I was offered a new job that will completely take me out of my comfort zone as it resides on the art of convincing and negotiating. These characteristics are one of my weaknesses. Thus I was frightened by the idea to embark on this new challenge due to the risk of failure. But I saw this challenge as an opportunity to learn and grow both professionally and socially. My first experience in presenting my idea was a failure as I couldn’t deliver the message properly nor had I the eloquence of speaking publically. So I started observing others, watching educational videos and practicing as I was inspired by others’ determination. After all, I was taught that the brain has the ability to evolve throughout learning and practicing. I cultivated a sense of purpose and kept the end goal in mind. The positive thinking and constructive criticism from my superiors brought me some kind of motivation to improve and reach my goal.
Robert Sternberg, a modern intelligence guru, explains that ‘the major factor in whether people achieve expertise, “is not some fixed prior ability, but purposeful engagement.”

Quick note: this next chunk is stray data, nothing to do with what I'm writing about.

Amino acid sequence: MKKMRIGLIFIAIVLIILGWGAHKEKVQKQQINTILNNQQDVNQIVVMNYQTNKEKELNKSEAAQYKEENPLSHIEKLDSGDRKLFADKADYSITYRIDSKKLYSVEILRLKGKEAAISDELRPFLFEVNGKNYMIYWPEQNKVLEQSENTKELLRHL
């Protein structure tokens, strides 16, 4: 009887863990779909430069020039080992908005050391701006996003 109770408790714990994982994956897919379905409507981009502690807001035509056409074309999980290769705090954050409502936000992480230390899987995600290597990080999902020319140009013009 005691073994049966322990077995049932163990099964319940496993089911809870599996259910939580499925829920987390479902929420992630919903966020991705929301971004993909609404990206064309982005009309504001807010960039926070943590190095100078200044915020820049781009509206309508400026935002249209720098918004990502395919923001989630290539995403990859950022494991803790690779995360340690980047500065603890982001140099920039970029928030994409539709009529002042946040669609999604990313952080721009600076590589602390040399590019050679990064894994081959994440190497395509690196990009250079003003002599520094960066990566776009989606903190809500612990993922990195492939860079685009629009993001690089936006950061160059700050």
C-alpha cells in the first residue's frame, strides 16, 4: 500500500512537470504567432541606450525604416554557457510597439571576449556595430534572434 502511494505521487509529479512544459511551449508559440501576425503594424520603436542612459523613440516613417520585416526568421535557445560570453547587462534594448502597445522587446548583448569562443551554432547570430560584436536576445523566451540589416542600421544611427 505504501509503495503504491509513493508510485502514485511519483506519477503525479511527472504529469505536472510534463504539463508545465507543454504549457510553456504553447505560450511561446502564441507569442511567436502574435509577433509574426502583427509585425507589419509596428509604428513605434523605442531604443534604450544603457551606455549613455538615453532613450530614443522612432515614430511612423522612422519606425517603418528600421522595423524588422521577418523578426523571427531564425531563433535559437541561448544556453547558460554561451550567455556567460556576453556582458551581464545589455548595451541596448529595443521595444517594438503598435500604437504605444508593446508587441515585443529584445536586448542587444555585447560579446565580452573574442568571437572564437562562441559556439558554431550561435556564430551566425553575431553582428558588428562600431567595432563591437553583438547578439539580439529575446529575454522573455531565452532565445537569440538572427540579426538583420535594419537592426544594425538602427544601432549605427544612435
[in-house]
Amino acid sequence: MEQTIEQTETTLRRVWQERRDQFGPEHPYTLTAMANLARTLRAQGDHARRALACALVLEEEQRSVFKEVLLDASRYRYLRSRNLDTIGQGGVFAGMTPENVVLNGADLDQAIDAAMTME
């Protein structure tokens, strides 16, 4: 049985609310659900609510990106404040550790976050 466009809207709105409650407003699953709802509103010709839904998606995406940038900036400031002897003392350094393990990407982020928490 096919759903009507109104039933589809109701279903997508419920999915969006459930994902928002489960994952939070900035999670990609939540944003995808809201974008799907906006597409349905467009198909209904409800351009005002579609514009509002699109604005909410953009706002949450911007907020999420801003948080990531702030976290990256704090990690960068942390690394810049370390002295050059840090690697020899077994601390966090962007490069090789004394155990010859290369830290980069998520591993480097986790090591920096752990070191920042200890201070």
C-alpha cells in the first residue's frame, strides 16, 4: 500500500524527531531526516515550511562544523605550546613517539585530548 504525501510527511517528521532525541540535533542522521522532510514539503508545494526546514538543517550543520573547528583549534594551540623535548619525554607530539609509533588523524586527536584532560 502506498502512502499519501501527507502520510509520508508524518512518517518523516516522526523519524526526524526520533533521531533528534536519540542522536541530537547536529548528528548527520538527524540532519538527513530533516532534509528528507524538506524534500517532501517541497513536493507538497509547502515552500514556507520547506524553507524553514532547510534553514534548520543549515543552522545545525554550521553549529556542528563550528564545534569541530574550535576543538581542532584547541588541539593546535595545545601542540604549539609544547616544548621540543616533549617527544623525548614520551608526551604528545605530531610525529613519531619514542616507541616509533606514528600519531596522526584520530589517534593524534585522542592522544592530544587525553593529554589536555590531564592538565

People tend to develop self-worth. This affects their choices of tasks, the diversity and the level of difficulty of the tasks. In fact, students’ perspectives on the implicit theories of intelligence are an important factor influencing their motivation, their academic resilience, the goals they set to themselves, their dedication and the effort they put to achieve their goals.
In a study to The School of Education in Massachusetts (2014), Elizabeth Claire examines ninth grade students’ beliefs about their intelligence and how it affects their overall achievement. She concluded that “there is a strong correlation between students’ implicit theory of intelligence and their success in high school, persistence in the face of challenges, their self-efficacy beliefs and their perceptions of being successful.”
The group that was taught the fixed mindset achieved lower grades that may not reflect their full potential and had tendency to give up fast. They believe they fail a task because they are not smart enough.